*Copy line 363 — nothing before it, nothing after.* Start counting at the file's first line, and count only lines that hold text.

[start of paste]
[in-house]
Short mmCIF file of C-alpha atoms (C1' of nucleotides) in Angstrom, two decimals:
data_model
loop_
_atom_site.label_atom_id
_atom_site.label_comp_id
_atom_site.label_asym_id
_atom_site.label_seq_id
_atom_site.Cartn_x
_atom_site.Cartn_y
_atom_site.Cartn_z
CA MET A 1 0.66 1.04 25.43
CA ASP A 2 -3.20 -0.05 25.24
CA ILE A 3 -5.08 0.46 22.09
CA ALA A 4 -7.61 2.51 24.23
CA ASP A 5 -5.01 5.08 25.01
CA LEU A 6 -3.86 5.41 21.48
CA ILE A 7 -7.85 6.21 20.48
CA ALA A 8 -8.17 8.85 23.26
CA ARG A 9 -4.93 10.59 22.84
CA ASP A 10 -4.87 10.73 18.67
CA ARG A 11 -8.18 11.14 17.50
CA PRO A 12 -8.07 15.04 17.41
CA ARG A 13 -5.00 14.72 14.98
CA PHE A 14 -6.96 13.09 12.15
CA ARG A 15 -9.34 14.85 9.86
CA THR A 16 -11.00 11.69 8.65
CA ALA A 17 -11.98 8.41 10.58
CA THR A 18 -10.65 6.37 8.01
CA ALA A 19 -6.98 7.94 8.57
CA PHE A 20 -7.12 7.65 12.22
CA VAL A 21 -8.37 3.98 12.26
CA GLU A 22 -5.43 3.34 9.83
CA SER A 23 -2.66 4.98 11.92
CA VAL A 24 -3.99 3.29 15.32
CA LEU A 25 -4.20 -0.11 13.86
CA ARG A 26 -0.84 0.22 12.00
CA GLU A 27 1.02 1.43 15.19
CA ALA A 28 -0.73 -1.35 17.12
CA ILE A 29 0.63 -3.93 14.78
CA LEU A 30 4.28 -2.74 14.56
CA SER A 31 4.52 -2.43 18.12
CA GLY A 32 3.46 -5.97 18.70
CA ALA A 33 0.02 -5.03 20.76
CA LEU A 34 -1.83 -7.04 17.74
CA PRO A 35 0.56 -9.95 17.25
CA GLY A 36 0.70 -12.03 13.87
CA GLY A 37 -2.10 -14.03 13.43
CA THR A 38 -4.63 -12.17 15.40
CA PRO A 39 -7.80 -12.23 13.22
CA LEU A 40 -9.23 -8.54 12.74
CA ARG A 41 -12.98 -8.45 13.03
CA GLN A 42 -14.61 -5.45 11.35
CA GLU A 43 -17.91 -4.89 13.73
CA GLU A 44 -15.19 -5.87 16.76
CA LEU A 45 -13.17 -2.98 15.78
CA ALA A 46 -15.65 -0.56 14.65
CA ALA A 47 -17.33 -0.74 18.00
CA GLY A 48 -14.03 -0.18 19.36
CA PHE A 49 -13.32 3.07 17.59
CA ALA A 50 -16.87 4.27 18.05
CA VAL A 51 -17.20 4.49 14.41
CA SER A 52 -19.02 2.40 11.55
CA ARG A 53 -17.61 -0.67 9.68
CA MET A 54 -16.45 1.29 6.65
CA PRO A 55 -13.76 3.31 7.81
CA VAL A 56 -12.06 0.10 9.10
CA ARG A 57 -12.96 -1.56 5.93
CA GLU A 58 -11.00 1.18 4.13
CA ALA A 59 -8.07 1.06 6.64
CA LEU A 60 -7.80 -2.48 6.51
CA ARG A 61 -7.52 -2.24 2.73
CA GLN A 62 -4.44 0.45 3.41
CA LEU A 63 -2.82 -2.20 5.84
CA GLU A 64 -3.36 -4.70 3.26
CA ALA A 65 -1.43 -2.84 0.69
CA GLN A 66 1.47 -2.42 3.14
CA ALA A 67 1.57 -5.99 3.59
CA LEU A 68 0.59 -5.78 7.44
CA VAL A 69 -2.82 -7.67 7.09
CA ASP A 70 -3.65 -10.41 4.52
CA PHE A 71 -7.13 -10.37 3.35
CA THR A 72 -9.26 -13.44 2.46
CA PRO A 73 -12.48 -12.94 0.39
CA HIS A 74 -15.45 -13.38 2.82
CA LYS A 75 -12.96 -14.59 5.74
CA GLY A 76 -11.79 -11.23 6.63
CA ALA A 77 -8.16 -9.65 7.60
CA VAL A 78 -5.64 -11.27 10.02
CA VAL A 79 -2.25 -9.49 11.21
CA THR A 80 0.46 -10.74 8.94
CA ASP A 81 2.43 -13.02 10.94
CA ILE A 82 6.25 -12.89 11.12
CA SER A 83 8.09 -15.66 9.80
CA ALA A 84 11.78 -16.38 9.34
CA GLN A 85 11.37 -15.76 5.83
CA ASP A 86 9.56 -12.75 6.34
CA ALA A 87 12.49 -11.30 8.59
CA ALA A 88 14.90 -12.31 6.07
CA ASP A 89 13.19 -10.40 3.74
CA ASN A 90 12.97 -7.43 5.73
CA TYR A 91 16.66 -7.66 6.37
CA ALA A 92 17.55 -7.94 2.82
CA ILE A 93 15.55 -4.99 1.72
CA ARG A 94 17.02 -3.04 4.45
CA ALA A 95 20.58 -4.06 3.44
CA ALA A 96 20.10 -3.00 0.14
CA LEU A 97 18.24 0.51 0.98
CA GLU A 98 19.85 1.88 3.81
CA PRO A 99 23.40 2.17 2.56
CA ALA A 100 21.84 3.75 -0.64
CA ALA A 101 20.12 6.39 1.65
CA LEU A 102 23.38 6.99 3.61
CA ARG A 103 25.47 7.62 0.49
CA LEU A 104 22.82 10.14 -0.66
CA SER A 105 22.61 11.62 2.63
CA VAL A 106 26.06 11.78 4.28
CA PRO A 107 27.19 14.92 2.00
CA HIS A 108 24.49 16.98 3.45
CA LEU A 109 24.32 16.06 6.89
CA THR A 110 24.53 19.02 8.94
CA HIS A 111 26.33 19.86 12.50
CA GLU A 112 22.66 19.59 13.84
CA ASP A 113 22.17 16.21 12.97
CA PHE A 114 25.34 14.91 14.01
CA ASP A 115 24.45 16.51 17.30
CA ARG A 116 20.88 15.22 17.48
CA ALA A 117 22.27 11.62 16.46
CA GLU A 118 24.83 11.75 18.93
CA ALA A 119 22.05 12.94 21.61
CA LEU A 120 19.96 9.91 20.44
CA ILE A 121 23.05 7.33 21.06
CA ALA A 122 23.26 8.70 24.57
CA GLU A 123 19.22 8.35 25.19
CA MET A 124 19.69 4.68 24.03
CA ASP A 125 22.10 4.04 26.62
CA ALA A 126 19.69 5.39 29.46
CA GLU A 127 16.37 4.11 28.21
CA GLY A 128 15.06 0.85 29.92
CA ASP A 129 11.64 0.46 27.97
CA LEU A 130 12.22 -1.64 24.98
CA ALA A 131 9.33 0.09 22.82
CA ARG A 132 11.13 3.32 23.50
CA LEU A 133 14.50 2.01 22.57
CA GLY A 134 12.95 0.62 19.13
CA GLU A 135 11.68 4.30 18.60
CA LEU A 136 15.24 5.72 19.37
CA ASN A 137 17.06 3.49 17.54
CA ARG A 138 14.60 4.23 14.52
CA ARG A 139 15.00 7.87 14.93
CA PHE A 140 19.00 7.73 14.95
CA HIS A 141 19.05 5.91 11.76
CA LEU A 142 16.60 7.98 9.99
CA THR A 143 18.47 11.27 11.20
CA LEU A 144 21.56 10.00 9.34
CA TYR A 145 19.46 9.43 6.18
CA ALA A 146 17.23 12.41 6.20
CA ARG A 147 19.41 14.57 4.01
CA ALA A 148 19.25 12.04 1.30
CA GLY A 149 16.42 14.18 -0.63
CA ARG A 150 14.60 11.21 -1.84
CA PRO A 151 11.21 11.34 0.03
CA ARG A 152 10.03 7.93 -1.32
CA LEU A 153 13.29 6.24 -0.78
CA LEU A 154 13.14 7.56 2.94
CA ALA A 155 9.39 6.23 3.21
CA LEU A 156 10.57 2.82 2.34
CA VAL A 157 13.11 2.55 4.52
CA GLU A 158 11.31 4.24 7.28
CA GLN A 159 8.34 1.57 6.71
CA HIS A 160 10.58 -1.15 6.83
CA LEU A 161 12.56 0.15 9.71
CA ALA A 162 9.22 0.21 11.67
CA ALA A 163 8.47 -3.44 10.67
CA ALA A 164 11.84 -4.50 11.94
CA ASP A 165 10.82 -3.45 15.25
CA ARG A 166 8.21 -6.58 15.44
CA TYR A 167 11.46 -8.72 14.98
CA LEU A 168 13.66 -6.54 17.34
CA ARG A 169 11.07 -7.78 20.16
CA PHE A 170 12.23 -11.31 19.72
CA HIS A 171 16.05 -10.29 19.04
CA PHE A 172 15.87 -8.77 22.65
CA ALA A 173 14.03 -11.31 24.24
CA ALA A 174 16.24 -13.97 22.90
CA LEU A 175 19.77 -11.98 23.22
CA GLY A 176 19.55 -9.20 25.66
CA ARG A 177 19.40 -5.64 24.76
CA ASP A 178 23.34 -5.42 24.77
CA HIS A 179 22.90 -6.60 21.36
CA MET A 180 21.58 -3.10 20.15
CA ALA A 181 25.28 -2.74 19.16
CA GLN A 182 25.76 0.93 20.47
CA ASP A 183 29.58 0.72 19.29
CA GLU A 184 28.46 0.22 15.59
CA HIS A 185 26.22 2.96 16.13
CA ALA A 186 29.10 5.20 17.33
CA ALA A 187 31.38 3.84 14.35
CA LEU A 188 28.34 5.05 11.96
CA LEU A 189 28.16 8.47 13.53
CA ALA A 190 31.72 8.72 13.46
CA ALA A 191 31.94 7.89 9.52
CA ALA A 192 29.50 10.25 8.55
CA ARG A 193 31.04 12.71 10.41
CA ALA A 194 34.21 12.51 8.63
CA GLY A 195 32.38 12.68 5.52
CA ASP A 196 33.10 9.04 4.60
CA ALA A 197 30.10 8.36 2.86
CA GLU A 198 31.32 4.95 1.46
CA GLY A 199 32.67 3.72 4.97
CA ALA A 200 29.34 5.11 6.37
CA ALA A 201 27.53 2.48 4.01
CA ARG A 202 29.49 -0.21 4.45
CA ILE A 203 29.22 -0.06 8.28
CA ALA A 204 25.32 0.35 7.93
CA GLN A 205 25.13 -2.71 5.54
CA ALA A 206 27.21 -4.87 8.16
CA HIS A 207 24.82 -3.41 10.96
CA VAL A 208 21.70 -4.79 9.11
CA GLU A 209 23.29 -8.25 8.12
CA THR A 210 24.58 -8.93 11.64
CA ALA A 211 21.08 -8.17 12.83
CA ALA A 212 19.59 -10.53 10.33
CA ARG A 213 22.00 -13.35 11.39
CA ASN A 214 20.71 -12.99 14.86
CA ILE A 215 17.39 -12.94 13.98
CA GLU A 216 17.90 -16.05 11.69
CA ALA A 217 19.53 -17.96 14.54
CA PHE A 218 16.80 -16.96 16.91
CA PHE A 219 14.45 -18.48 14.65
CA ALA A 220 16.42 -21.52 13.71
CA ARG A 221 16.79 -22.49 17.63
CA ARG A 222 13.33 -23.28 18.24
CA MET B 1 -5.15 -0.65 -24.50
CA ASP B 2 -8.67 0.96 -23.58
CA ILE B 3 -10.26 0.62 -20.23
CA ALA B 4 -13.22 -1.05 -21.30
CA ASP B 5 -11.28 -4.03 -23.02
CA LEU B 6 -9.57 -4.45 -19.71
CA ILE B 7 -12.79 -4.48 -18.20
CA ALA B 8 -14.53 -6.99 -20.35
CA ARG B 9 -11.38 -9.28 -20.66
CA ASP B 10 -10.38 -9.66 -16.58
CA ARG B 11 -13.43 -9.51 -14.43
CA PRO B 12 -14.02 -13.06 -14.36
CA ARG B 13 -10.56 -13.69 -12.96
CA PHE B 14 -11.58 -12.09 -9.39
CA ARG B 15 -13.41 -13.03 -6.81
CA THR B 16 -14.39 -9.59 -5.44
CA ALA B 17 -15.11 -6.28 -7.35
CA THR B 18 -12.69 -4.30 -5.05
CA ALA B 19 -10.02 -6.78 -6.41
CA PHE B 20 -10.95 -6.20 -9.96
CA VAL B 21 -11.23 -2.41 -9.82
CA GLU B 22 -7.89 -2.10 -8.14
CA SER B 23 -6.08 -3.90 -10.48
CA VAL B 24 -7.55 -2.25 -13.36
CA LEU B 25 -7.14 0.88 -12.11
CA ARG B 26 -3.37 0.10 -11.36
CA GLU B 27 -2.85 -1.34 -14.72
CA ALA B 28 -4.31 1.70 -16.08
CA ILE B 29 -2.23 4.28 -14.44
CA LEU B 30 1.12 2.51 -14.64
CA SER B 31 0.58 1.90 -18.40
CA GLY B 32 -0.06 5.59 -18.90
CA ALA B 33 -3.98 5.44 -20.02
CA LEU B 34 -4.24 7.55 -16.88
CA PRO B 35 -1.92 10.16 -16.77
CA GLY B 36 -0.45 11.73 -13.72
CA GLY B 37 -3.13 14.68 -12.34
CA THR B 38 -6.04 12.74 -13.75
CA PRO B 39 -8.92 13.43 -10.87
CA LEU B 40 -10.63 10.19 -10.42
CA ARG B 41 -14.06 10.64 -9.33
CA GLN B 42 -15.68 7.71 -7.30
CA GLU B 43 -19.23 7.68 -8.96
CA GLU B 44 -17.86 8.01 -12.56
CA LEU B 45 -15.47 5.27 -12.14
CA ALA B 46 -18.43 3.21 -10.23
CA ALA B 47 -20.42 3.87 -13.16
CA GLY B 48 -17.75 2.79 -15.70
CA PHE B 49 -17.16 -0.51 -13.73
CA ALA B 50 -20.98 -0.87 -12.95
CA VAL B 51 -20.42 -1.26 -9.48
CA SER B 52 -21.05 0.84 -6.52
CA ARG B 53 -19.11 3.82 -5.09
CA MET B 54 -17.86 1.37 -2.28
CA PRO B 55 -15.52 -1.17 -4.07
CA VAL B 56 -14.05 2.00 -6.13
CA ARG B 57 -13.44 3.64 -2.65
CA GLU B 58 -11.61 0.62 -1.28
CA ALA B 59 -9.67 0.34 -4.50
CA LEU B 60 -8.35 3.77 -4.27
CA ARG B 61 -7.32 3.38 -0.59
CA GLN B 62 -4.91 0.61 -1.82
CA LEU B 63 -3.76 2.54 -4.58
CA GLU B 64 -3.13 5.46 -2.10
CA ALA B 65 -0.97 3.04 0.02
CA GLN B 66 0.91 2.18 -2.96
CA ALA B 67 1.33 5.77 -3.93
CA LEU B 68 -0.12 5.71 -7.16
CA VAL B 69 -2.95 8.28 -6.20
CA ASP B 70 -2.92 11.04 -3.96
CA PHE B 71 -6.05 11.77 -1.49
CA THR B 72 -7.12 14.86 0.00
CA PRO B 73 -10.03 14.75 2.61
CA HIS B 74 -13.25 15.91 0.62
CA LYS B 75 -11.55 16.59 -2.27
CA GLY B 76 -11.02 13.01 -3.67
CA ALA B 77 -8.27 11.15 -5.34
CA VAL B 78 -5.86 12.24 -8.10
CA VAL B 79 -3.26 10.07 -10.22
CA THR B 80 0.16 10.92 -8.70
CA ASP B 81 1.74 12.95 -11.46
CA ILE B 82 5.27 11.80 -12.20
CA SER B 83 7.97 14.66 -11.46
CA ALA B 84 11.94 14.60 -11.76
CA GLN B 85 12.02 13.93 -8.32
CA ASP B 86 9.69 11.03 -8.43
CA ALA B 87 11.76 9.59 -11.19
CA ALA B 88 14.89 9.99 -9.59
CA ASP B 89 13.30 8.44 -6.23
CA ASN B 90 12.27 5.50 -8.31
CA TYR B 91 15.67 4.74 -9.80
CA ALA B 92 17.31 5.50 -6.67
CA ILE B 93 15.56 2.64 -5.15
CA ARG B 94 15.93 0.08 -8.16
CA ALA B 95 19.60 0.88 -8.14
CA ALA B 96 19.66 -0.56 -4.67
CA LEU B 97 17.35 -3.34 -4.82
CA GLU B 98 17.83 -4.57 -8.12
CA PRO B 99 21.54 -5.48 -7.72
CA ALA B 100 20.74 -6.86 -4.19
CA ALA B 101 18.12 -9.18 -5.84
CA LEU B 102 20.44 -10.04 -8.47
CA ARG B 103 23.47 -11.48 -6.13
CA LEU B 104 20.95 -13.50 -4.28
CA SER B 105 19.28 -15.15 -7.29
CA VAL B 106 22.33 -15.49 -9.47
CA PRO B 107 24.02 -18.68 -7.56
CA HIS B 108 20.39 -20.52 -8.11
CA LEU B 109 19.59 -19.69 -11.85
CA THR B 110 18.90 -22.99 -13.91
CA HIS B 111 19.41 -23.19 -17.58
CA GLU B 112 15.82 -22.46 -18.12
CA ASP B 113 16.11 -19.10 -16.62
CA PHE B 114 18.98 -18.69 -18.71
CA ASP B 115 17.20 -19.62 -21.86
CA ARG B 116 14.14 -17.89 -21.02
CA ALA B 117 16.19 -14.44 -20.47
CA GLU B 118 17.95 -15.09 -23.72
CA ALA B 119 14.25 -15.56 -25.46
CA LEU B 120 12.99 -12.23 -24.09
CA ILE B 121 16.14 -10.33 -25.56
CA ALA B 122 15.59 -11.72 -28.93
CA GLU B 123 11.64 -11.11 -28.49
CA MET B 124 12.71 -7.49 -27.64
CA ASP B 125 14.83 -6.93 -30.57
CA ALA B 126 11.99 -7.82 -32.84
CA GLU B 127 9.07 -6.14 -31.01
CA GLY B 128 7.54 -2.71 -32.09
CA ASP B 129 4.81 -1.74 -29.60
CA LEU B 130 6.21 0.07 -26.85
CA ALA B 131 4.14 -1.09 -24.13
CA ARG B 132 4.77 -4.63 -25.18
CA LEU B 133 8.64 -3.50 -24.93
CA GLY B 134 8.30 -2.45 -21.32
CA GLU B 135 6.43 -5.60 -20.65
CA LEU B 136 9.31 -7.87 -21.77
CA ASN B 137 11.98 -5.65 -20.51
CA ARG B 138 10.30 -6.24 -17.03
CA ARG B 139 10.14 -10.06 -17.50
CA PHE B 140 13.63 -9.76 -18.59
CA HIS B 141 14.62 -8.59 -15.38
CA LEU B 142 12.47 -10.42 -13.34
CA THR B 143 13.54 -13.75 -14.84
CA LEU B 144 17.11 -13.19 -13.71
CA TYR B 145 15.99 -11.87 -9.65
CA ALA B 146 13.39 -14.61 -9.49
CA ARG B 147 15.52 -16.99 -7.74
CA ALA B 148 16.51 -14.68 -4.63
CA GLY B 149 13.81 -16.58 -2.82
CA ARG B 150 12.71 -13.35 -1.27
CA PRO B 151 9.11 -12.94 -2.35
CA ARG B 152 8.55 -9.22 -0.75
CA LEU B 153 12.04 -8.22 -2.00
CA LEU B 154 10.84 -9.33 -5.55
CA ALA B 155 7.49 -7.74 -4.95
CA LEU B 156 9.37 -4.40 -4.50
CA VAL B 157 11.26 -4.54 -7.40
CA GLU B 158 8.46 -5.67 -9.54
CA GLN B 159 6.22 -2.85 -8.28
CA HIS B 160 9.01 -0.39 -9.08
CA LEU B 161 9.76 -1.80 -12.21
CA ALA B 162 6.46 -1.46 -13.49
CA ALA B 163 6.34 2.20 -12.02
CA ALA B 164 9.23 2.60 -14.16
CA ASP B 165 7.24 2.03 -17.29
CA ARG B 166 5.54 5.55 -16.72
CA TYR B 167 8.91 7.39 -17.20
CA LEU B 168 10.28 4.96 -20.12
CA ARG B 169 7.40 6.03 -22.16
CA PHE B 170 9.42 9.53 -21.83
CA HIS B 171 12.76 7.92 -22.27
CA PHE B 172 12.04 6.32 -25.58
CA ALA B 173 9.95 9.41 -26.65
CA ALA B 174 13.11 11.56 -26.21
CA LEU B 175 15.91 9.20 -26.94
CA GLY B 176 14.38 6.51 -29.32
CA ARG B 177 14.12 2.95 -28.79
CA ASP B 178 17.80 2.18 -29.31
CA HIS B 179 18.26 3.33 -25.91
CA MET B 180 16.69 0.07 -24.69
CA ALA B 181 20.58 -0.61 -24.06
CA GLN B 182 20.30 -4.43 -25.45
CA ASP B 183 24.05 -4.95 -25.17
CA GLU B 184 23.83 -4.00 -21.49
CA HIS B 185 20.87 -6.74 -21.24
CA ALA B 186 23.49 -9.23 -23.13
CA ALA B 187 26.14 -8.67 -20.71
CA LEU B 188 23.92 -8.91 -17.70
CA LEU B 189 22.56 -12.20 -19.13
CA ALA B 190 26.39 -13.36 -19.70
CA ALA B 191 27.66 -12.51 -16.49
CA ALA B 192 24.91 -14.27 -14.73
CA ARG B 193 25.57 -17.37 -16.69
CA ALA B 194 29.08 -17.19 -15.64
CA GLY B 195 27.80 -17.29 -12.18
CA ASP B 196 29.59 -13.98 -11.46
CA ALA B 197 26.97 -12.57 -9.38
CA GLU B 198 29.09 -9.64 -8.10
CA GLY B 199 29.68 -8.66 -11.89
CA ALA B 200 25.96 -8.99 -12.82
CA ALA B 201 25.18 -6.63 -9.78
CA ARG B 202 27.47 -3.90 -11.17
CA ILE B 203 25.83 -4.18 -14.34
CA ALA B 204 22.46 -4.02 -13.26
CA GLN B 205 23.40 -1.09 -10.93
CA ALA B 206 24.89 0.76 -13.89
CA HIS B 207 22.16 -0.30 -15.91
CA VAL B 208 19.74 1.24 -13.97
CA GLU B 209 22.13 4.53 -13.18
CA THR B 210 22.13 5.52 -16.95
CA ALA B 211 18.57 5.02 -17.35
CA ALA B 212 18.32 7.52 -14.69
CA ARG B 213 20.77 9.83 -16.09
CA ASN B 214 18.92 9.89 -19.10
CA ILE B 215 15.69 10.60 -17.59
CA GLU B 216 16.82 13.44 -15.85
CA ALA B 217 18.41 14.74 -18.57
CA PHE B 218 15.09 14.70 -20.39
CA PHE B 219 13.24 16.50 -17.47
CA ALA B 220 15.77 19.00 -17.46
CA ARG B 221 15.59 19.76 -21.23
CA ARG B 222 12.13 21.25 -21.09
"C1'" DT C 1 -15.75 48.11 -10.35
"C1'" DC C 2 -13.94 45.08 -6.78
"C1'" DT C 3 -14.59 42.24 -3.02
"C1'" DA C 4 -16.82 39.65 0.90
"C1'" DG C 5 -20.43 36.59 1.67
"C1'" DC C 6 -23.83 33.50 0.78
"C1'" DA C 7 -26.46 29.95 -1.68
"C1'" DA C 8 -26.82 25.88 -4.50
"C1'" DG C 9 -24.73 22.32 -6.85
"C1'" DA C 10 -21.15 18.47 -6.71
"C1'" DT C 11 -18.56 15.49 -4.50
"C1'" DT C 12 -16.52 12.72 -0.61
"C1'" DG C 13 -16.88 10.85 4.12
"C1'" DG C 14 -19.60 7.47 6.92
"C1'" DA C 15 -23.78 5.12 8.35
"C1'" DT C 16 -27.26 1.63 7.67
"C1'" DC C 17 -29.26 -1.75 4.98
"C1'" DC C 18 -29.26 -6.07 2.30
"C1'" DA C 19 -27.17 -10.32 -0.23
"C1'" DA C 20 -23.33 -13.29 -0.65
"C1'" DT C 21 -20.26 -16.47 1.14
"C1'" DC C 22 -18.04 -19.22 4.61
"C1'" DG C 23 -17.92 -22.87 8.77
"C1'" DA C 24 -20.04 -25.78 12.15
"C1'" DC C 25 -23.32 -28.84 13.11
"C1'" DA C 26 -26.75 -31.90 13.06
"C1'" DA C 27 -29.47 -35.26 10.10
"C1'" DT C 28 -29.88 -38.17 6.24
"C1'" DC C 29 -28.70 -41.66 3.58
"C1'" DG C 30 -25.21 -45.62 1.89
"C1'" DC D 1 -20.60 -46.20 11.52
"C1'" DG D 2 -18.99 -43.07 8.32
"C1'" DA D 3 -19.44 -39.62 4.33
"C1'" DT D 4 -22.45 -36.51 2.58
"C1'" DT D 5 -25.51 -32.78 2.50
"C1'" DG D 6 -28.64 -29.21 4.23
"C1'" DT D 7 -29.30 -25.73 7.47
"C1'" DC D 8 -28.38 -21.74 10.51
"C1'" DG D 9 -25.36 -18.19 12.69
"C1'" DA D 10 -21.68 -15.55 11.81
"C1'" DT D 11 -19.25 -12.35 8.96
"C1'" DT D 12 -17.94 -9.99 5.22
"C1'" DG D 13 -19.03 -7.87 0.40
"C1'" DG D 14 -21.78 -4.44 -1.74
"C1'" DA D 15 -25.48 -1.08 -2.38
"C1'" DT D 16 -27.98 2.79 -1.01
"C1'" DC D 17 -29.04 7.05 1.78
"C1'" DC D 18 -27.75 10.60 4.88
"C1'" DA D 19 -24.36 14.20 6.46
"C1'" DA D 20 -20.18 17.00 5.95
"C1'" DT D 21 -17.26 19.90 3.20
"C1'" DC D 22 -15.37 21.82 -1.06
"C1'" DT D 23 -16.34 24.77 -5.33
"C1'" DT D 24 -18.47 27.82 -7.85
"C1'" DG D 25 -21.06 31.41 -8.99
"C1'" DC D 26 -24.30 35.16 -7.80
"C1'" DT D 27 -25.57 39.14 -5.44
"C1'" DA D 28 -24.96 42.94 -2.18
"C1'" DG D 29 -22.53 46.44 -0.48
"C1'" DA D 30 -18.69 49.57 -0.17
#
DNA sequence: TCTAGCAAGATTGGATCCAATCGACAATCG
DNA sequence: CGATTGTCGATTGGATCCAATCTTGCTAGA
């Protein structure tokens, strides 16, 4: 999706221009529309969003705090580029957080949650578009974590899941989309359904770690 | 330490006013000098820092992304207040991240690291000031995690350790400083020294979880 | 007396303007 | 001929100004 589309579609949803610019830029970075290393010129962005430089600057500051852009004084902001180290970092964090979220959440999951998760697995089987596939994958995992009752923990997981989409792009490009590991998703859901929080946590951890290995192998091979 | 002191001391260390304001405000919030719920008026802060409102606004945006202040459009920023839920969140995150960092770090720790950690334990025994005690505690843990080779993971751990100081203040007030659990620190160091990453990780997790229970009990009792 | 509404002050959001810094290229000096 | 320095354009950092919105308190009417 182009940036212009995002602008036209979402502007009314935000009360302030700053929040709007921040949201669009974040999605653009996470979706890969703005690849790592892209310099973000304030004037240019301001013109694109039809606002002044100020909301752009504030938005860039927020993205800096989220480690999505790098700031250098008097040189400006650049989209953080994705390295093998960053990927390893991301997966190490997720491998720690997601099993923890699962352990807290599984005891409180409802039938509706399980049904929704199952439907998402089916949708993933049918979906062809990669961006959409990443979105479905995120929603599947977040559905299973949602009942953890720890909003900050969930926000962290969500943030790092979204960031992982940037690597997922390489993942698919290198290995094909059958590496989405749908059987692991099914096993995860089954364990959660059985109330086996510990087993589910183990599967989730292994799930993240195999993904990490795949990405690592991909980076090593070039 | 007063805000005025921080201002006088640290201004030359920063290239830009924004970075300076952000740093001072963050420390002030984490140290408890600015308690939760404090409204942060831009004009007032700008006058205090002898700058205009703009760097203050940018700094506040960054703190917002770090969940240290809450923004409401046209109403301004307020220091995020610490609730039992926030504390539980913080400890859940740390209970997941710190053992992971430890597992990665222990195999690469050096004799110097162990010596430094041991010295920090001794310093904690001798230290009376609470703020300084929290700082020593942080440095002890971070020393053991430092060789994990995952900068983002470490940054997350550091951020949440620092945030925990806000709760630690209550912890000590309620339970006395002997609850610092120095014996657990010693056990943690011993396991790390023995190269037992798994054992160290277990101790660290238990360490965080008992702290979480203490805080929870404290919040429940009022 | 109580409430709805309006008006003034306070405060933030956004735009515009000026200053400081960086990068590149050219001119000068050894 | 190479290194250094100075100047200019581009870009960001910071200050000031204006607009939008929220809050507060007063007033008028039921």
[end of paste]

CA LEU B 130 6.21 0.07 -26.85